Aggregates as a resource : an introductory study of the use and management of aggregates, with emphasis on the south-west region of the North Island
Aggregates have not been recognised as an important resource, nor as a resource amenable to procedures for management which are applicable to any finite resource. They are an important commodity to contemporary society, but have a low monetary value in relation to their bulk and weight. They are generally produced close to their point of use and their exploitation has seldom been systematic or planned. Besides research carried out to determine standards and specifications the majority of previous studies have been concentrated on determining the potential regional availability and quality of aggregate resources. The most important property of aggregates is that of hardness and the rock-types of suitable hardness for aggregates that occur in the study area are: greywacke-argillite, andesite, and hard sedimentary rock. Aggregates are produced from two types of sources - in situ hard rock and unconsolidated sediment formed from the natural breakdown of parent material. Naturally fragmented material is generally preferred as it is easier to extract and less crushing is required. However, aggregates are unevenly distributed throughout the study area; there is a scarcity of suitable sources in parts of Wanganui and Taranaki and indications are that all river s are being depleted. The total output of aggregates in New Zealand appears to be directly correlated to the level of activity in the economy. Production at a regional level is subject to wide fluctuations which are partly influenced by the population level and the realisation of short-term large scale construction projects use for aggregates. Roading is the most important use for aggregates. Aggregate recovery is controlled by market conditions and by a variety of local territorial authority and Government by-laws and licenses. At least six parliamentary acts, and in specific circumstances at least another nine acts, may be relevant. In consequence, responsibility for management is often unclear and confusing. To date aggregate resources have been developed rather than managed. Management involves identifying: 1) sources, including those that are presently uneconomic, 2) their suitability for different uses, and 3) the socio-economic factors involved in their exploitation as aggregates form an integral part of the physical and social environment and exploitation affects not only those directly concerned with the industry, but all sectors of the community. Management policies should be flexible as aggregate resources form part of a dynamic environment with constantly changing variables.... [Show full abstract]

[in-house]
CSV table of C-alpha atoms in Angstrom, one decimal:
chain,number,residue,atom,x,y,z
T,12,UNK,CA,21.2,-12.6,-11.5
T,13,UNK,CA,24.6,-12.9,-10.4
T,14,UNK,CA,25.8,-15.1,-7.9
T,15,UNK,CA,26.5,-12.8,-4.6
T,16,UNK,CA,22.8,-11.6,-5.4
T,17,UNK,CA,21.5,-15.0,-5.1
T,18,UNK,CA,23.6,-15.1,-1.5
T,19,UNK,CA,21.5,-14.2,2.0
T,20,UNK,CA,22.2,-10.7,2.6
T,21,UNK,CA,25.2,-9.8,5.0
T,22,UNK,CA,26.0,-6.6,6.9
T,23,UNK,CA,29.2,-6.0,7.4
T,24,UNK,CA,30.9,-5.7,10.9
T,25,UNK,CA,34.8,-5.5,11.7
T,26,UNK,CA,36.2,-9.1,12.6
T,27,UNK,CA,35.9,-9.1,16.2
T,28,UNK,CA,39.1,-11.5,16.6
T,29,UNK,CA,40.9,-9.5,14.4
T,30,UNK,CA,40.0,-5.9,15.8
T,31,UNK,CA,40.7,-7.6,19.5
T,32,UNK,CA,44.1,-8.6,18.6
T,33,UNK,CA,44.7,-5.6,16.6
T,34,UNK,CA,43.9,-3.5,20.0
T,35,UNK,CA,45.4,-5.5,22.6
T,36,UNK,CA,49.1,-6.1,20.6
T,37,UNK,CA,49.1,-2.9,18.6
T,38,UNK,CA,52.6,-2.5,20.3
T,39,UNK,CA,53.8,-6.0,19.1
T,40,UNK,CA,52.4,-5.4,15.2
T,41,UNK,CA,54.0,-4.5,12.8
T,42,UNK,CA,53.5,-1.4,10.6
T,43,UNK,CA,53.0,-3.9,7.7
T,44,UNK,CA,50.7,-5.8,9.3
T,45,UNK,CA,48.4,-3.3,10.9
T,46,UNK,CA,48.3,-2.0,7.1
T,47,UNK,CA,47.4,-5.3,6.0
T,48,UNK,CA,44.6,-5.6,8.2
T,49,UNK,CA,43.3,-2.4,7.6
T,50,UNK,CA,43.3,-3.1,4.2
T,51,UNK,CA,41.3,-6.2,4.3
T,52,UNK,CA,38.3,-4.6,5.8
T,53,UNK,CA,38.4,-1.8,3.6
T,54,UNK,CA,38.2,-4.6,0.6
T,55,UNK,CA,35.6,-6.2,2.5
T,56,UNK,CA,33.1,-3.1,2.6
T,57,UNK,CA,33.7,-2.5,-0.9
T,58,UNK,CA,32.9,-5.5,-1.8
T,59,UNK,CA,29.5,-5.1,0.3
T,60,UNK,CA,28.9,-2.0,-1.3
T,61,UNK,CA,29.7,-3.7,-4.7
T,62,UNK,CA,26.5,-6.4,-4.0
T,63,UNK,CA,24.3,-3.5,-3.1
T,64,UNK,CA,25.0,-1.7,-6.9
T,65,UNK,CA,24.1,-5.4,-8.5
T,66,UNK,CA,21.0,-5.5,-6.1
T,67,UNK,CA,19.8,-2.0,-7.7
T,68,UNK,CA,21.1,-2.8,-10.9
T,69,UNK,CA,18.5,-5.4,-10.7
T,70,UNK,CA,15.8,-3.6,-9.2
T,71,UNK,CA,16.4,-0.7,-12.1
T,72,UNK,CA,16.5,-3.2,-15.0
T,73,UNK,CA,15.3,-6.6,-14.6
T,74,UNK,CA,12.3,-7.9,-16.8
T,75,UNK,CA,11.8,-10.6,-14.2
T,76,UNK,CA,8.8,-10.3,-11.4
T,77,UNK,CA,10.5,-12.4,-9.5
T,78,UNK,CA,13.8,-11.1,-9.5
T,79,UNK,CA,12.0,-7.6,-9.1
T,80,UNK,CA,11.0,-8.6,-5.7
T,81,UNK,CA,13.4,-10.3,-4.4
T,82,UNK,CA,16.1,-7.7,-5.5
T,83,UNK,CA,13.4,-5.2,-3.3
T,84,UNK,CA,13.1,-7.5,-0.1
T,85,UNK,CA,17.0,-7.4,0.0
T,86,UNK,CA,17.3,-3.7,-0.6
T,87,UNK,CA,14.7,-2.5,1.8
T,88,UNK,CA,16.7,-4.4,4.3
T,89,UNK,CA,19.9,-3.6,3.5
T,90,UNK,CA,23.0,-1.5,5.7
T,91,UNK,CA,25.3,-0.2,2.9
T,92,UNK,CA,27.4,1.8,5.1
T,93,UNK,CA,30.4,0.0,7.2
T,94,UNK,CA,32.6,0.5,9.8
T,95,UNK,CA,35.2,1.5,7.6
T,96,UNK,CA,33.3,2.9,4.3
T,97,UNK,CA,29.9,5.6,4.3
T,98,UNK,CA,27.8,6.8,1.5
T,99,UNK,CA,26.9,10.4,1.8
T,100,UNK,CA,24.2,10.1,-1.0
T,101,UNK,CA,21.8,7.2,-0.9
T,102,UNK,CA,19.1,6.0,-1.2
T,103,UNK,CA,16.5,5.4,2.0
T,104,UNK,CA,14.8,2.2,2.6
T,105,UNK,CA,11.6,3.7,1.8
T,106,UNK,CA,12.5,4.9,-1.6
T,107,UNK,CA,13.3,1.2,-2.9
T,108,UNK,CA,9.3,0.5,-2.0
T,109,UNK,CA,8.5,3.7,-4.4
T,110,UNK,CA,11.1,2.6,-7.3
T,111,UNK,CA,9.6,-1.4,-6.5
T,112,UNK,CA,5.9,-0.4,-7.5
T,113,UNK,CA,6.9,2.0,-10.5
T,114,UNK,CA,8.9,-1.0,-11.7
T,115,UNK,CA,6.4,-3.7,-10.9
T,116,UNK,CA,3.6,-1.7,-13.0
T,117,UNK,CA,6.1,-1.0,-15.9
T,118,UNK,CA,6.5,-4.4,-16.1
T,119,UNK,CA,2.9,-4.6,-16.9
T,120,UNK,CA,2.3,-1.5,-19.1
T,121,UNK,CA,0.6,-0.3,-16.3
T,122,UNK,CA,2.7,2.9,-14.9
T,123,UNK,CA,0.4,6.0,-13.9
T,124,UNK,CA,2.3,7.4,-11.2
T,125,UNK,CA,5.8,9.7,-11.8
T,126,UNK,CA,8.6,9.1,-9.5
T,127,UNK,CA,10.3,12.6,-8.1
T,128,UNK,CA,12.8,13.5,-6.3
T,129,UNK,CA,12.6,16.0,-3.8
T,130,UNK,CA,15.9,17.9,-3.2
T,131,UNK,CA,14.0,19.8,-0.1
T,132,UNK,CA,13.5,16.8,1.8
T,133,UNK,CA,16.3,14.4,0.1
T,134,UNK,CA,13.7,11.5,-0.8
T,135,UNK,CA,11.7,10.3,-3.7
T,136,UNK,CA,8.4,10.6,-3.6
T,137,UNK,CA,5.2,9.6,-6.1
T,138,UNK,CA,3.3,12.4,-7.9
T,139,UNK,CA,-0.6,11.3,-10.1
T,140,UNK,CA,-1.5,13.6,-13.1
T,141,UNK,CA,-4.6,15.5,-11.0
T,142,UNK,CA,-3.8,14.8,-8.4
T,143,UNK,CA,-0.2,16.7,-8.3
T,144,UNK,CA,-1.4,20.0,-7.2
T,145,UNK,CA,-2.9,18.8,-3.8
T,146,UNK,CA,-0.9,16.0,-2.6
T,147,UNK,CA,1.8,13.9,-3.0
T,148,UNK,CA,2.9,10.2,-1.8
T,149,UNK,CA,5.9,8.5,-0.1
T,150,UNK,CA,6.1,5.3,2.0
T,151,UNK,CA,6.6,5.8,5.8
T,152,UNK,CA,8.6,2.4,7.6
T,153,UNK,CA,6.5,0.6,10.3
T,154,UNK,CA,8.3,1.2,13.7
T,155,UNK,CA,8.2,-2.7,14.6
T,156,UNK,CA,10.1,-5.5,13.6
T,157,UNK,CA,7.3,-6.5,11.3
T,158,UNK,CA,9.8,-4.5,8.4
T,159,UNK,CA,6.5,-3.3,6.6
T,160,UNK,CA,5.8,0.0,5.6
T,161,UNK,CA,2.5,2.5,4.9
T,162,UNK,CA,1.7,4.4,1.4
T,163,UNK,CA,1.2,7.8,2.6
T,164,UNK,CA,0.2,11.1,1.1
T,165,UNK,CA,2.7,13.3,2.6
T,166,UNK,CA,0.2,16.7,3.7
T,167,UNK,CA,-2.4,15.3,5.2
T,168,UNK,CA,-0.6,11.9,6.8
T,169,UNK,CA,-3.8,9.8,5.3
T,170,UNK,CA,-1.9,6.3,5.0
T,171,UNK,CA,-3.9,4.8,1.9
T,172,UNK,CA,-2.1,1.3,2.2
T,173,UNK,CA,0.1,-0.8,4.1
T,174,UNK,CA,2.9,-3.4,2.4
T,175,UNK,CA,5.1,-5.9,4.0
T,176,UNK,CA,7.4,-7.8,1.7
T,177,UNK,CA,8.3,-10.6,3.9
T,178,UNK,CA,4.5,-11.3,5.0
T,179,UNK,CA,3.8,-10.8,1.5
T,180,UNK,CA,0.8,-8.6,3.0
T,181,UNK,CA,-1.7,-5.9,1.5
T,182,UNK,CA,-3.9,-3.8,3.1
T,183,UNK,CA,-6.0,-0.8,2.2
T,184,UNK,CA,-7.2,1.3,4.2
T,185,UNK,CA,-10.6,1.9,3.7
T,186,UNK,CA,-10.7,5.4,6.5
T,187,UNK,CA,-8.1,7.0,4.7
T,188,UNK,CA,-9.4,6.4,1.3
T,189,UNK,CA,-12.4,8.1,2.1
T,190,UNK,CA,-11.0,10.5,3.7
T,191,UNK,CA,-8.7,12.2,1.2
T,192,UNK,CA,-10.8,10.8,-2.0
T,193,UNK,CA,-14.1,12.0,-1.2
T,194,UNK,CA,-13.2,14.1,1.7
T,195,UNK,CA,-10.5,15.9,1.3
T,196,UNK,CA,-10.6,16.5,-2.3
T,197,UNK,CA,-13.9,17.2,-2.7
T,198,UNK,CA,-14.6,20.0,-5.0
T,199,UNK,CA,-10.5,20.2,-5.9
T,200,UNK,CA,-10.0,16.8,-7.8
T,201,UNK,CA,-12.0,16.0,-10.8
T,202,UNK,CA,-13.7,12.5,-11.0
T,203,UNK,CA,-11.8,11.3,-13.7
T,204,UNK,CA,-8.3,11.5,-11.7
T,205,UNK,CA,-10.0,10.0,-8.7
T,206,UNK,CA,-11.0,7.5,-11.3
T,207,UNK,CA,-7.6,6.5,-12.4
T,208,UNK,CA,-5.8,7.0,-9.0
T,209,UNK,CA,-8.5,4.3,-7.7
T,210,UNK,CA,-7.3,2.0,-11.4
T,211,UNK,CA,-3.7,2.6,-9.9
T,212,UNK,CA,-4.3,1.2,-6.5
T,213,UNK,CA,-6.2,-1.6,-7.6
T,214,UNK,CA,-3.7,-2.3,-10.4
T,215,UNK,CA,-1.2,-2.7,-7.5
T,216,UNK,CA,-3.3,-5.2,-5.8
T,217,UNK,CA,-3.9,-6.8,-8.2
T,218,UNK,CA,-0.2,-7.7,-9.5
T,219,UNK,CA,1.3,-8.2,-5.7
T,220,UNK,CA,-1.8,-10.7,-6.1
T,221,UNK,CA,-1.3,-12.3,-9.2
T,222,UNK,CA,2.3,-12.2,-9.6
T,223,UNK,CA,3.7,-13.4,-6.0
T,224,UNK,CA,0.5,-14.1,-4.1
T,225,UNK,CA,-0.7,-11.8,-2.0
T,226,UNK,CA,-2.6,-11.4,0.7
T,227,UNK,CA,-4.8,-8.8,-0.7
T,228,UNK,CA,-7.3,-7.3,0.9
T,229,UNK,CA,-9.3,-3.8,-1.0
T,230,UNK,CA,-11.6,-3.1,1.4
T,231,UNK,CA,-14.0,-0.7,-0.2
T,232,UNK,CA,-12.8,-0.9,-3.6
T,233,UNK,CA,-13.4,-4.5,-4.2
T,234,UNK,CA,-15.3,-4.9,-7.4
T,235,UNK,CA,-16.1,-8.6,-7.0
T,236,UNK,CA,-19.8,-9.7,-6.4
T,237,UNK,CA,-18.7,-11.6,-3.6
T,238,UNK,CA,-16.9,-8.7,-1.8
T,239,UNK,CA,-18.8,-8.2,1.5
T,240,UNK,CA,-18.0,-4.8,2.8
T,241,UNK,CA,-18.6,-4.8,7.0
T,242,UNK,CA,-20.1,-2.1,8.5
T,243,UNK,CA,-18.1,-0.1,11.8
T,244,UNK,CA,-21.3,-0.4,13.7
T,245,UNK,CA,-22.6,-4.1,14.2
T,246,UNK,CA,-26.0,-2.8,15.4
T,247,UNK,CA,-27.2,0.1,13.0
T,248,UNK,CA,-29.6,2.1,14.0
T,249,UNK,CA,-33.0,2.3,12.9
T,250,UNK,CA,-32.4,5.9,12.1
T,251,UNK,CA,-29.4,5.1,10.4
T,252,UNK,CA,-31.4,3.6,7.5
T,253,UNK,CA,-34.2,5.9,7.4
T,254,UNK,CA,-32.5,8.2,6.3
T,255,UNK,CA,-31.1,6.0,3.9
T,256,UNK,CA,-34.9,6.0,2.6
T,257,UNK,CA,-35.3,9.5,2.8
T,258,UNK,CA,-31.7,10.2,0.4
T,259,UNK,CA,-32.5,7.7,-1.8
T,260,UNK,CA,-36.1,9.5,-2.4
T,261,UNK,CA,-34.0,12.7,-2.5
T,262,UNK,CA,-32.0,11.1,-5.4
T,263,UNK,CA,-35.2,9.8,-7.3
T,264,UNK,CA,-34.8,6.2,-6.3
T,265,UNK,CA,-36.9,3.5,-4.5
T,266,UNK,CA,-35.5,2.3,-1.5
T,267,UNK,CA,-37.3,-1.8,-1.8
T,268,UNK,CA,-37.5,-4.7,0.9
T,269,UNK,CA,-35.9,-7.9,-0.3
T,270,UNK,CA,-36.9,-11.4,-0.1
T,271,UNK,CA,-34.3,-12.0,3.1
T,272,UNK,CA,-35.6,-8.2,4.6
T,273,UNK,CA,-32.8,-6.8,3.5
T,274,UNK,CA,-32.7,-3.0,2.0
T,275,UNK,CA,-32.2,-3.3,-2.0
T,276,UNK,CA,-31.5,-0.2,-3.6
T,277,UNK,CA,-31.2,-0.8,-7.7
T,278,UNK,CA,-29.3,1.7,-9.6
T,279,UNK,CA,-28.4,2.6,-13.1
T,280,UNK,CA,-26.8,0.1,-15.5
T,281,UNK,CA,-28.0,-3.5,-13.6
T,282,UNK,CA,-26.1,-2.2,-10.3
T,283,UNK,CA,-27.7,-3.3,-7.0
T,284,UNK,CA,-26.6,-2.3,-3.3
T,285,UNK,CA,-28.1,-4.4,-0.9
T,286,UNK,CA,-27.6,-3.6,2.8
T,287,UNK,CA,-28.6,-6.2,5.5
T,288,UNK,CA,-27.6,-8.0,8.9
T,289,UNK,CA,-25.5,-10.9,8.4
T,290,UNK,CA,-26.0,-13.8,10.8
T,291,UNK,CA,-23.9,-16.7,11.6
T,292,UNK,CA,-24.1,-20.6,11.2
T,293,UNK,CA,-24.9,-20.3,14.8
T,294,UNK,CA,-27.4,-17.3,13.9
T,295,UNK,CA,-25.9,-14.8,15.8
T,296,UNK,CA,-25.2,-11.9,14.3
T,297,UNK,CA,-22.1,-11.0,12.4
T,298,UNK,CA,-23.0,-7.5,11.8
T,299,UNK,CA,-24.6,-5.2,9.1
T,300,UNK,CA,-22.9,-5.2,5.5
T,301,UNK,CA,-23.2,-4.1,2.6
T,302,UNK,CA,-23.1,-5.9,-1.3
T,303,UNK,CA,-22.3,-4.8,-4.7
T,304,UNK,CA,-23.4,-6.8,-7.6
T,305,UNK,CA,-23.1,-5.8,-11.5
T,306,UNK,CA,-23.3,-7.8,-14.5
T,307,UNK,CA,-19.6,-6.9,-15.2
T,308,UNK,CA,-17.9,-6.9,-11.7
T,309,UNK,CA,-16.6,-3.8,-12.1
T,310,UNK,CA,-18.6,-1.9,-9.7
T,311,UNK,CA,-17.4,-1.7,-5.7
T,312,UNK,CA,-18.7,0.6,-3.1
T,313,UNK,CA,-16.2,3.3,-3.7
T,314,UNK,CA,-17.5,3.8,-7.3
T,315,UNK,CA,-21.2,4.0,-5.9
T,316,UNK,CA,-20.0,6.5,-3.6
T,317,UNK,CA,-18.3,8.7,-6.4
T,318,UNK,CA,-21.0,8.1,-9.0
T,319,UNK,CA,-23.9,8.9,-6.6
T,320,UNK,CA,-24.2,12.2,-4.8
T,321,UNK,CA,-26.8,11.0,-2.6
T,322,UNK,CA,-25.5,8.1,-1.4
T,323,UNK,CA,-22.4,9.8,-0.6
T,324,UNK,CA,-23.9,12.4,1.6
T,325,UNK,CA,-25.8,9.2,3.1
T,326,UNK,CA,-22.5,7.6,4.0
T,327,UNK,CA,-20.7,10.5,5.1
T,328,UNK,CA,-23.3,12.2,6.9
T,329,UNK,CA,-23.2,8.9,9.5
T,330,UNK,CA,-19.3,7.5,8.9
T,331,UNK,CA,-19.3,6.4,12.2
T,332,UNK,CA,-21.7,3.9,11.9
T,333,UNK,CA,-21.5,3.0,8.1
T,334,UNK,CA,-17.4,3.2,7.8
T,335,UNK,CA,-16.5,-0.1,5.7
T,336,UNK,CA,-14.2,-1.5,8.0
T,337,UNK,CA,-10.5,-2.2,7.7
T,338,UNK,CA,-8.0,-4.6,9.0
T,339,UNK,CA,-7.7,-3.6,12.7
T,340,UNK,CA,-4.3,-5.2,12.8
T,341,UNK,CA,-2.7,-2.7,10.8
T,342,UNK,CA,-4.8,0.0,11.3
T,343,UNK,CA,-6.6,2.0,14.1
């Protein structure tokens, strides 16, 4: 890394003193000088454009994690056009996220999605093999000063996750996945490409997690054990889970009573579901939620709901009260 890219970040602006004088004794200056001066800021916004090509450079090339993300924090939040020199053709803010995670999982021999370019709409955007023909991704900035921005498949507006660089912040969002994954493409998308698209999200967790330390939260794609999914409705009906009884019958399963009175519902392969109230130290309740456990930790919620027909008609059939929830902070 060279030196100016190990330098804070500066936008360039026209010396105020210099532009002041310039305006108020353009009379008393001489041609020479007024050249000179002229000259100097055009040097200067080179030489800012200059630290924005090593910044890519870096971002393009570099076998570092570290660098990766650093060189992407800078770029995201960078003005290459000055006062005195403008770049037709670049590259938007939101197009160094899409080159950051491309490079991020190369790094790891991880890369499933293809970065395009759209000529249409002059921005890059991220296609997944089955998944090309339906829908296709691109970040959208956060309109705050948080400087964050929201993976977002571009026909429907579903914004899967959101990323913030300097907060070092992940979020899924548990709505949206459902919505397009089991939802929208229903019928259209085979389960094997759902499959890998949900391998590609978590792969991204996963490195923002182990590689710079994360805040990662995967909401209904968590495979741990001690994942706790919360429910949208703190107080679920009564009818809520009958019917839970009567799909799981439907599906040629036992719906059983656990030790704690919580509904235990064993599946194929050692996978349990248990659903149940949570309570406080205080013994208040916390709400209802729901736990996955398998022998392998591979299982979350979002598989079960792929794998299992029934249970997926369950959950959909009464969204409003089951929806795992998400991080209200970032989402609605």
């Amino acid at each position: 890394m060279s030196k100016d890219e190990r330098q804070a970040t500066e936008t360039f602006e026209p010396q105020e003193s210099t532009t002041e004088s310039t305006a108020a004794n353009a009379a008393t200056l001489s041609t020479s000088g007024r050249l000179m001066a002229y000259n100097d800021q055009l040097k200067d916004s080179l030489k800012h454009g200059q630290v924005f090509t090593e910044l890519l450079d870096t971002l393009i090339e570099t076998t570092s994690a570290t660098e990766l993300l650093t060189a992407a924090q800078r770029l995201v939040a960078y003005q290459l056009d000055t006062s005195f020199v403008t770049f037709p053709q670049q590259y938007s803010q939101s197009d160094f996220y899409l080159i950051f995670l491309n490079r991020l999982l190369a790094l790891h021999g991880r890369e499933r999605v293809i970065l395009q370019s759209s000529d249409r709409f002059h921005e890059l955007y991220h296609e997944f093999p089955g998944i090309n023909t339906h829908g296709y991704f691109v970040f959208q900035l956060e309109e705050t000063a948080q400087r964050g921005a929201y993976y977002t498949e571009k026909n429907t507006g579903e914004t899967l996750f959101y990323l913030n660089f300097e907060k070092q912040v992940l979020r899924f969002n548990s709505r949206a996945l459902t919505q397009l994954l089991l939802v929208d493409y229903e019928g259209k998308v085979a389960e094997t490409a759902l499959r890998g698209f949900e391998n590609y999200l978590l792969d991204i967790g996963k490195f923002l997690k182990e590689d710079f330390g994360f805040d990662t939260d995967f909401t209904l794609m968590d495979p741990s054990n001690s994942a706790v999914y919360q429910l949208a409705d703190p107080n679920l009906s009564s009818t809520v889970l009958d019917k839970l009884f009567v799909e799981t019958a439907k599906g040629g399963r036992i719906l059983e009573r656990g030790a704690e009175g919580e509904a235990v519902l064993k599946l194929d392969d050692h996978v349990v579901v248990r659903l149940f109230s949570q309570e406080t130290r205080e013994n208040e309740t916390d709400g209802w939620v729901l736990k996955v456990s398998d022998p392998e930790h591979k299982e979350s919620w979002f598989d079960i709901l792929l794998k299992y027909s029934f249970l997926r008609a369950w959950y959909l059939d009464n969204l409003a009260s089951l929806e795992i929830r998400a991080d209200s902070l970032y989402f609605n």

Keywordsaggregates; aggregate resources; building materials; greywacke-argillite; andesite; hard sediment rock; aggregate recovery; aggregate management; economic aspects
Fields of Research050209 Natural Resource Management; 090503 Construction Materials; 090506 Structural Engineering
Access RightsDigital thesis can be viewed by current staff and students of Lincoln University only. Print copy available for reading in Lincoln University Library.
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